Modern robots have to interact with their environment, search for objects, and move them around. Yet, for a robot to pick up an object, it needs to identify the object's orientation and locate it to within centimeter-scale accuracy. Existing systems that provide such information are either very expensive (e.g., the VICON motion capture system valued at hundreds of thousands of dollars) and/or suffer from occlusion and narrow field of view (e.g., computer vision approaches).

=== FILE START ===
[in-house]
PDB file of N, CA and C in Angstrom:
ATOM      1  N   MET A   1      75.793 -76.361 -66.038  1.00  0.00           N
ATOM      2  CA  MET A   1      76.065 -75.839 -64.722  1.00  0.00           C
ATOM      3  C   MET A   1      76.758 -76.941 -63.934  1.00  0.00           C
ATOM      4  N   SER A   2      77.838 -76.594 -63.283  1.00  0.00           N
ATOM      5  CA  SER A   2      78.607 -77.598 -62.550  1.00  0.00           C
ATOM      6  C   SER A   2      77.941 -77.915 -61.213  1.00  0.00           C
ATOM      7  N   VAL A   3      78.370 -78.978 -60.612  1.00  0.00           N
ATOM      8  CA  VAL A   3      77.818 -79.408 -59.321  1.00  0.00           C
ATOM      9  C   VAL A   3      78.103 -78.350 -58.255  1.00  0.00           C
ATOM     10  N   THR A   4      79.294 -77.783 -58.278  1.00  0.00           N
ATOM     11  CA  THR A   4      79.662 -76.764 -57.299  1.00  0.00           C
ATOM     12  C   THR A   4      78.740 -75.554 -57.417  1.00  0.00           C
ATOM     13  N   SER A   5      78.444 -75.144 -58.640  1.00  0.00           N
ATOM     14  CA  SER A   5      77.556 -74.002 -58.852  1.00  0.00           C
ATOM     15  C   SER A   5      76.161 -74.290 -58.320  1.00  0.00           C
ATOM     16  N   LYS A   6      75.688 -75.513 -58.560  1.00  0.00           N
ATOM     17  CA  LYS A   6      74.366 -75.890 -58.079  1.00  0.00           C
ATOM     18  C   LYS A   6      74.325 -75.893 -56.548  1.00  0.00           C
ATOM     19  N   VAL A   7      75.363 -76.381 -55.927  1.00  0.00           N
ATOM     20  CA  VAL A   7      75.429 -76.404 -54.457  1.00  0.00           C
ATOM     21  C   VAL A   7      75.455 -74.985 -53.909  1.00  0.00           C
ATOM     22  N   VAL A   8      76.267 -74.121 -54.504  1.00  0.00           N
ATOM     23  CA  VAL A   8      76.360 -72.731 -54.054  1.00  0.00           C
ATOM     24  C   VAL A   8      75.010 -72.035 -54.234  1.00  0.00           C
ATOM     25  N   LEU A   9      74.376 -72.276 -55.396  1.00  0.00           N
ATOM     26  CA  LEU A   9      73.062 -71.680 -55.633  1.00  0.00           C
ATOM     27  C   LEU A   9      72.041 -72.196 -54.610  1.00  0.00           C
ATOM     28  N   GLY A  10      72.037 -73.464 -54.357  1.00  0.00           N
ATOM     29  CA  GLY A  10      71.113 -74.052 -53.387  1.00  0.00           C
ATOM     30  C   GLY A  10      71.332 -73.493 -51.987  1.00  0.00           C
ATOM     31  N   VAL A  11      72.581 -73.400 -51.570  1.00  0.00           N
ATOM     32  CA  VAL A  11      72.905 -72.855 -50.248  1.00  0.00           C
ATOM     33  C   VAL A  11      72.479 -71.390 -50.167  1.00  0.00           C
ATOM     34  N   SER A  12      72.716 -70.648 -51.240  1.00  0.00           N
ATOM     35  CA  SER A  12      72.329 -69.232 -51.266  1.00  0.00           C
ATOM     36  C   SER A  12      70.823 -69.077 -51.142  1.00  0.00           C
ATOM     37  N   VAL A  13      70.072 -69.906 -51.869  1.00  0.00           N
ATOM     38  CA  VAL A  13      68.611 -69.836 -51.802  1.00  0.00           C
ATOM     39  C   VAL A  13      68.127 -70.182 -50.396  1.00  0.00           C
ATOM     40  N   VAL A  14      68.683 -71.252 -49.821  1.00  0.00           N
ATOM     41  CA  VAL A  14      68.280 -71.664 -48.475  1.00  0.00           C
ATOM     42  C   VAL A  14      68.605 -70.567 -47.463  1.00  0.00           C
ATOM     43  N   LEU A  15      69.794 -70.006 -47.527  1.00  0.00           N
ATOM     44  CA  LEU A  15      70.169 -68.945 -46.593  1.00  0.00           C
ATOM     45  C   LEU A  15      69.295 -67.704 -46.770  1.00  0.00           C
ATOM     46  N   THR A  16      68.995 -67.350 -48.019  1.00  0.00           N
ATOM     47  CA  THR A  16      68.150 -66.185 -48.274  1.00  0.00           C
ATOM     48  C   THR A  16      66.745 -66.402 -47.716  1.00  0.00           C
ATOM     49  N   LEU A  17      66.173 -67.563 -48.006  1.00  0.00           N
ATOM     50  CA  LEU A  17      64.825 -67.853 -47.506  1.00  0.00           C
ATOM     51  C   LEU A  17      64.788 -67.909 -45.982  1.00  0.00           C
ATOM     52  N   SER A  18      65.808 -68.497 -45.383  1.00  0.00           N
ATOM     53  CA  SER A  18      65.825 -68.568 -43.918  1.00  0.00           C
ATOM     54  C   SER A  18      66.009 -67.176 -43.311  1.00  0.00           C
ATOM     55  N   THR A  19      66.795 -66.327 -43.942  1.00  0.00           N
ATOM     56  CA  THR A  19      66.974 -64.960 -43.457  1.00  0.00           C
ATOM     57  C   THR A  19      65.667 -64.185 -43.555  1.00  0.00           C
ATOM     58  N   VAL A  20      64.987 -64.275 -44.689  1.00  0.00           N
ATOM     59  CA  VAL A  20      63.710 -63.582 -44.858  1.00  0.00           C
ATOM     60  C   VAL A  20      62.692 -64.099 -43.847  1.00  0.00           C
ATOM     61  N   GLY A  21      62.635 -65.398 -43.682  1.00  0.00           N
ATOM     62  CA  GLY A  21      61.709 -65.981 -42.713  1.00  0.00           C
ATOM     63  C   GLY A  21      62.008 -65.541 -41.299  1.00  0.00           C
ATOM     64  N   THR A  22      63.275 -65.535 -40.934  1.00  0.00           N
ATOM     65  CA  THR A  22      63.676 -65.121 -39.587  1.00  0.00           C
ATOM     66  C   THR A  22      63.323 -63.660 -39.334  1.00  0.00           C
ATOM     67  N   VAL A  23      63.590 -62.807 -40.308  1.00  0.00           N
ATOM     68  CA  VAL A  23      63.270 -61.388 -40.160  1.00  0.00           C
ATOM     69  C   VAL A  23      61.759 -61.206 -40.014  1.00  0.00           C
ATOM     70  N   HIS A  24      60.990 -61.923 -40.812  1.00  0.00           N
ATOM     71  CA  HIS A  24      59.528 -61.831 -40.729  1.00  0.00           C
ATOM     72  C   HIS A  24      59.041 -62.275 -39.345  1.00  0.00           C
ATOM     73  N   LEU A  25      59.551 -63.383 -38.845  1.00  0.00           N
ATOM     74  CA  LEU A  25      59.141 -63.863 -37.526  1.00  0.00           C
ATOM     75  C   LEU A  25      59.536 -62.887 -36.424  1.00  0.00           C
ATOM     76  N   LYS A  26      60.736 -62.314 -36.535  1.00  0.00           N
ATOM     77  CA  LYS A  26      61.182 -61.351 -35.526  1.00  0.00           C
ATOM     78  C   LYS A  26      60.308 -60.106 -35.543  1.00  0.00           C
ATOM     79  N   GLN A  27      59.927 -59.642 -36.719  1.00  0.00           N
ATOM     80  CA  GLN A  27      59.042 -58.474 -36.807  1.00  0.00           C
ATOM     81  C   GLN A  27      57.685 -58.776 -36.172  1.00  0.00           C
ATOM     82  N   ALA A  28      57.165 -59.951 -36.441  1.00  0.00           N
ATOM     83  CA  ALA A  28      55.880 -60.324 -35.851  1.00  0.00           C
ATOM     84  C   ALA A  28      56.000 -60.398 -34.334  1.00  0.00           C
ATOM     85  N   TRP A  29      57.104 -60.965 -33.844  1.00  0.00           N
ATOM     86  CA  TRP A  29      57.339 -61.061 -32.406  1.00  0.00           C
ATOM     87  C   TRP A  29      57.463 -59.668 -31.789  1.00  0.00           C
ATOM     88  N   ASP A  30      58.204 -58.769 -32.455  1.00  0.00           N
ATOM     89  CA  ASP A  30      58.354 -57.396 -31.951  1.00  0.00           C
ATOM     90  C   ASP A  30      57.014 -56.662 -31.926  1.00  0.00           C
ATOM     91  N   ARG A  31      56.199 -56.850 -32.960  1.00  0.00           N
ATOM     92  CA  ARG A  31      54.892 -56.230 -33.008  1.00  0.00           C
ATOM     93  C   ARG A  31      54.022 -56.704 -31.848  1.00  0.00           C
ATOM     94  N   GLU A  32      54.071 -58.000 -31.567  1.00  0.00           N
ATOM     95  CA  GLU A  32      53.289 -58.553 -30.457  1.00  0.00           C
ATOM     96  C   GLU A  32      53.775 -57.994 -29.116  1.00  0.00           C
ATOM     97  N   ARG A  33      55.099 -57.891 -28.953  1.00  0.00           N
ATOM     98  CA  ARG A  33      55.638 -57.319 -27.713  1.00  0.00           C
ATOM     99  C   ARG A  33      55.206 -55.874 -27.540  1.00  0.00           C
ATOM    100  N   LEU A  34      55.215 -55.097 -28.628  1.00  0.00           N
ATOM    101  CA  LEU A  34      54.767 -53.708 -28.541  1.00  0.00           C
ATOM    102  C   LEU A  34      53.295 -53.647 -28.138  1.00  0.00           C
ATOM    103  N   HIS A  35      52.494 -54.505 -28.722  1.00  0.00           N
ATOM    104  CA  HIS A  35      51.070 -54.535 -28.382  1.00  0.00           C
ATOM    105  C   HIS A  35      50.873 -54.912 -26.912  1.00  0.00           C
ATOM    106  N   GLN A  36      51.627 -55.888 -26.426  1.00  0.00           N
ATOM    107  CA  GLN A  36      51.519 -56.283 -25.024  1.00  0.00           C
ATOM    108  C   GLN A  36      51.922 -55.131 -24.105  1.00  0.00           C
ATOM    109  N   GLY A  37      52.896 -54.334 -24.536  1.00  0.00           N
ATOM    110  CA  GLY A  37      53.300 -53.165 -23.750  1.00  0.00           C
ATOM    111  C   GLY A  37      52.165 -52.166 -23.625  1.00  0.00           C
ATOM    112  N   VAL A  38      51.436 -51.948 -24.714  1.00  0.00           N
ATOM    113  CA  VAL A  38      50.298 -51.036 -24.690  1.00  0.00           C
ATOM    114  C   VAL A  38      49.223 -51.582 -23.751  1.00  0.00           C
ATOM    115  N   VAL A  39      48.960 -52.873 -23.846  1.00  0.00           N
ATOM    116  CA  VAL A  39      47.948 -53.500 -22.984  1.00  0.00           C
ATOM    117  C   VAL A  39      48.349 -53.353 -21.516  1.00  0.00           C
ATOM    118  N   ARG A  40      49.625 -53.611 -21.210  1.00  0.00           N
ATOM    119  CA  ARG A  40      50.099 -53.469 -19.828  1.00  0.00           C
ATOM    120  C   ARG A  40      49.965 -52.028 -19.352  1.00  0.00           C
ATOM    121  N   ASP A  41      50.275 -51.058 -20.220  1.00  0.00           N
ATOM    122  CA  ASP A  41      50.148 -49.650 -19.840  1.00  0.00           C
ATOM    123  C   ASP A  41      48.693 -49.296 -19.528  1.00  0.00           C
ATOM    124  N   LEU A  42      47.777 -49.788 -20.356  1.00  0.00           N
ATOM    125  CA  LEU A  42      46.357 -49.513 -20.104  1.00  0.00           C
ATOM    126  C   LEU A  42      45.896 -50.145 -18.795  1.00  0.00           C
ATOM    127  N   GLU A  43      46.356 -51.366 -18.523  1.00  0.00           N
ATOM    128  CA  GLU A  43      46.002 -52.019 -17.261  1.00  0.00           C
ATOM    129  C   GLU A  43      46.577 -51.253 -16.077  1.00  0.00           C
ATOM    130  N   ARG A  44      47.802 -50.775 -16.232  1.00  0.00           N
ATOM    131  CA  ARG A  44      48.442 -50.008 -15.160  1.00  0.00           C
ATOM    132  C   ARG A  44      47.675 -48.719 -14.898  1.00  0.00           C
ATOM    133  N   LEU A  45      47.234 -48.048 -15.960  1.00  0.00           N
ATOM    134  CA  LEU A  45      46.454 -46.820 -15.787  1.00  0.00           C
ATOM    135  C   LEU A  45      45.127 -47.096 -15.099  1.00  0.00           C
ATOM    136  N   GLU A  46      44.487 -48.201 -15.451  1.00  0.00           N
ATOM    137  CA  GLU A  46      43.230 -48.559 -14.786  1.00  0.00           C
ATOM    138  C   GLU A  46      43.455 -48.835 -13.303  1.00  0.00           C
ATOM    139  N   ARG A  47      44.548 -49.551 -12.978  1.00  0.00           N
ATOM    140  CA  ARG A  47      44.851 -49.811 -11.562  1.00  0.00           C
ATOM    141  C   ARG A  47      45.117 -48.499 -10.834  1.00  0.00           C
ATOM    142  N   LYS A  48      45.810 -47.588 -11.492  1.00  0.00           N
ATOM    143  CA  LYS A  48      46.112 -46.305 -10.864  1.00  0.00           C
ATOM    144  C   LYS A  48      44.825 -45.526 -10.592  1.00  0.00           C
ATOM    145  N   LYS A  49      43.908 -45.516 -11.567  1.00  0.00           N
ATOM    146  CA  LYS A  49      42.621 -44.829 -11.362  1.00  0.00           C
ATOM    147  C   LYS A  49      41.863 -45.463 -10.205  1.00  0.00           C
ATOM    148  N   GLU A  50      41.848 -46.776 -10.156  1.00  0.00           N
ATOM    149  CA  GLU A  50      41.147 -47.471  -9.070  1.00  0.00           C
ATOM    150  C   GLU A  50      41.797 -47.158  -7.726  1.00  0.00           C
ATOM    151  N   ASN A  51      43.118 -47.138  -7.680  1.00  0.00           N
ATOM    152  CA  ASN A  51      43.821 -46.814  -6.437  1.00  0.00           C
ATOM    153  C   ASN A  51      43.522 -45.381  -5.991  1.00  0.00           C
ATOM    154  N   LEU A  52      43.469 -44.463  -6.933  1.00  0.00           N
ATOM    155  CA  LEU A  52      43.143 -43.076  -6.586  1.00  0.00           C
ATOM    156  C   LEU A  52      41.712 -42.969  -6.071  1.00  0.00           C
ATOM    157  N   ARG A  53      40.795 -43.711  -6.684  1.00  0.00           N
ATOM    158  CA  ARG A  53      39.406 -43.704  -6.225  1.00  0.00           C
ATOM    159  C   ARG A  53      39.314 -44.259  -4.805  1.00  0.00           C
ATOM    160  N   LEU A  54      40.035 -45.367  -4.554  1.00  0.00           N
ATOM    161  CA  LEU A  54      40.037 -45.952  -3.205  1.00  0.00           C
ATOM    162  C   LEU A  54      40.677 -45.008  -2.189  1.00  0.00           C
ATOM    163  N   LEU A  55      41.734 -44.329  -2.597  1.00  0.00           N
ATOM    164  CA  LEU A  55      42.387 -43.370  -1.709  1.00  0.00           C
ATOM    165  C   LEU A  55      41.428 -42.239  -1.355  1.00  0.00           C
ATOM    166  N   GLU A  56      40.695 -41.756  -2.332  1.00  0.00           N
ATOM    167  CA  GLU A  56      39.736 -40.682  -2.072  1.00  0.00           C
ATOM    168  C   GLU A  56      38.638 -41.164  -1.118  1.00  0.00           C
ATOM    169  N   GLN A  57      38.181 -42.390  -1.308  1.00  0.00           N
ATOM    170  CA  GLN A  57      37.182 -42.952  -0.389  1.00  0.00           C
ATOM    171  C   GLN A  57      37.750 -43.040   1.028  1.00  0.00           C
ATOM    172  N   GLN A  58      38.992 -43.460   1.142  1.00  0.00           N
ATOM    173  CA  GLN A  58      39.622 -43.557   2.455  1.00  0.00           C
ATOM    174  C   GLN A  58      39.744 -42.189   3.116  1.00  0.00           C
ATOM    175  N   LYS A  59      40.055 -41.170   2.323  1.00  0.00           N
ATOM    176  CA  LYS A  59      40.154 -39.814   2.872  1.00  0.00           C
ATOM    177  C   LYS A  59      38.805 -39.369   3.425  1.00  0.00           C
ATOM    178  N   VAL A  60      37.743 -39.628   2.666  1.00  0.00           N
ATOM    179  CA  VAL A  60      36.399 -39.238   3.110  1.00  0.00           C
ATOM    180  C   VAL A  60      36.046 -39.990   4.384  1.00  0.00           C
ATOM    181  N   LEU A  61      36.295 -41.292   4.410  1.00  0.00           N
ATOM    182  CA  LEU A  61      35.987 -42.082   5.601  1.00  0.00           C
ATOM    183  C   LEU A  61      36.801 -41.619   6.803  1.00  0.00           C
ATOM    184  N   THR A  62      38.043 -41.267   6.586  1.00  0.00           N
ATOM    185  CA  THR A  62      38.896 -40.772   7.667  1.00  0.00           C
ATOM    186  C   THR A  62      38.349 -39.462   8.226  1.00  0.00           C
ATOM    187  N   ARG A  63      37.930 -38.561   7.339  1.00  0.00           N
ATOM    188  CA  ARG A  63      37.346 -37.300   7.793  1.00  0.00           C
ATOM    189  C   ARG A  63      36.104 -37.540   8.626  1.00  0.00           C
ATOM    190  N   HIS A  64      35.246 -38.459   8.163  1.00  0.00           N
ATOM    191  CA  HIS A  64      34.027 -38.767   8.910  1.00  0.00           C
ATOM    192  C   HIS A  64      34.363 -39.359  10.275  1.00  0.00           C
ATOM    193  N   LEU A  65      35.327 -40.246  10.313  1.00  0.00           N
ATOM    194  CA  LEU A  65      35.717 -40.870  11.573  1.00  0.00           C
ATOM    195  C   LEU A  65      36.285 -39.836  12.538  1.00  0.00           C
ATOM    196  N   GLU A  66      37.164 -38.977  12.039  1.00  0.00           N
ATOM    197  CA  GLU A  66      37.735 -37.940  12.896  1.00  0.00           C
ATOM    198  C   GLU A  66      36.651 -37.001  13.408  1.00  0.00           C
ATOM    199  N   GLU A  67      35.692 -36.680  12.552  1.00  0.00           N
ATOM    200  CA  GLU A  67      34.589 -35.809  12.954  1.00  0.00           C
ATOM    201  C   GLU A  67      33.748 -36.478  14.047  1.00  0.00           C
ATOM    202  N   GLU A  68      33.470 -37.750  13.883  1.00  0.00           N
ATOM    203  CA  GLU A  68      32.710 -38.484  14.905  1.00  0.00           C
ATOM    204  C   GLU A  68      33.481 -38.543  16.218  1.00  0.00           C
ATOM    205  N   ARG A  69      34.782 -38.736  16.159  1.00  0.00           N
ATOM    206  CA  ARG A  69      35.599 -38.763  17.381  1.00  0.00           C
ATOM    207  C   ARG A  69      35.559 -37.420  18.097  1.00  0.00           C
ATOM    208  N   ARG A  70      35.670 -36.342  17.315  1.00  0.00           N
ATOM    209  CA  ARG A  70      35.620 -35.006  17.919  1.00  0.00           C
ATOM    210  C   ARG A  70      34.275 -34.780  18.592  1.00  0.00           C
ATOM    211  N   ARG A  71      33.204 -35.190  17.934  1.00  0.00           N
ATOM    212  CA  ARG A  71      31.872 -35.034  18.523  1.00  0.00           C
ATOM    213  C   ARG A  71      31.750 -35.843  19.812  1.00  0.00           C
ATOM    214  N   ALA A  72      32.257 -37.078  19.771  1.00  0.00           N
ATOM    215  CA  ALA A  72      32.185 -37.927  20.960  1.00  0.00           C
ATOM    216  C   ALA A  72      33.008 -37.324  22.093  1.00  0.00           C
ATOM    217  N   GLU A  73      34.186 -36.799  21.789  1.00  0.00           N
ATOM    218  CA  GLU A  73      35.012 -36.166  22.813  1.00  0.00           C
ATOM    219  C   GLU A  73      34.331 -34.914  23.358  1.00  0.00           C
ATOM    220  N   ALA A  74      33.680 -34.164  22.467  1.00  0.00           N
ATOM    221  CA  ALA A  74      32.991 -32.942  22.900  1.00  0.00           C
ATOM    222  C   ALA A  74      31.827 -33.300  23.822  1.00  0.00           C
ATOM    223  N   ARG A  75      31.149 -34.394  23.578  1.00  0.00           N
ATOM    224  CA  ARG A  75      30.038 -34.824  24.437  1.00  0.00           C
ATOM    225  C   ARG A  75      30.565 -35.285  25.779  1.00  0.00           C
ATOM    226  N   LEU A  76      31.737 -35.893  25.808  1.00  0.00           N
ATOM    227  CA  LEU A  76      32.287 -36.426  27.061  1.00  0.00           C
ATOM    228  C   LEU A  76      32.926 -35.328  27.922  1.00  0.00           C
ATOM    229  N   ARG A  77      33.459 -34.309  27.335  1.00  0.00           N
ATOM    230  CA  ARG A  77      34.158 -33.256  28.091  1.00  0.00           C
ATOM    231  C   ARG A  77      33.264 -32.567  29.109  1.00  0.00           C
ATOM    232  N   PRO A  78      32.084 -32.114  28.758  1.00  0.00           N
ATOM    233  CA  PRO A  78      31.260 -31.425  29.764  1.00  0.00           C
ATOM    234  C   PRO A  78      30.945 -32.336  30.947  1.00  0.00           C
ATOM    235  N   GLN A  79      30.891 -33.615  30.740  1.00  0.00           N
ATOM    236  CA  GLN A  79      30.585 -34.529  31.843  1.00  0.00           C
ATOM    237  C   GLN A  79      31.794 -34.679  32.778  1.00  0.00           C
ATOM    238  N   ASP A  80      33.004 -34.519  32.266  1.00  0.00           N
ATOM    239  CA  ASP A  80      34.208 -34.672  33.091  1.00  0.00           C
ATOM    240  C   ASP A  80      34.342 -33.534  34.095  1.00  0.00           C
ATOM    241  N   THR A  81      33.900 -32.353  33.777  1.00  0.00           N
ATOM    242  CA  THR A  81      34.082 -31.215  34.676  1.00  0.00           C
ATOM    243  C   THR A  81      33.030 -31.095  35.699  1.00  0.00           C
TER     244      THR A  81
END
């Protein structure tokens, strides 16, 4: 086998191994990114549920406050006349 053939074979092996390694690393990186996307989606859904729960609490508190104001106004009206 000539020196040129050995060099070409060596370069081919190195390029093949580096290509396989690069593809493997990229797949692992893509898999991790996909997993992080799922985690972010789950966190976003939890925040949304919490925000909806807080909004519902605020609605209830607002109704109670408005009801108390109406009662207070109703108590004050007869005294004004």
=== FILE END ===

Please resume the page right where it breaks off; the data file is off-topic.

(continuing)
This paper presents RF-Compass, an RFID-based system for robot navigation and object manipulation. RFIDs are low-cost and work in non-line-of-sight scenarios, allowing them to address the limitations of existing solutions. Given an RFID-tagged object, RF-Compass accurately navigates a robot equipped with RFIDs toward the object. Further, it locates the center of the object to within a few centimeters and identifies its orientation so that the robot may pick it up. RF-Compass's key innovation is an iterative algorithm formulated as a convex optimization problem. The algorithm uses the RFID signals to partition the space and keeps refining the partitions based on the robot's consecutive moves.We have implemented RF-Compass using USRP software radios and evaluated it with commercial RFIDs and a KUKA youBot robot. For the task of furniture assembly, RF-Compass can locate furniture parts to a median of 1.28 cm, and identify their orientation to a median of 3.3 degrees.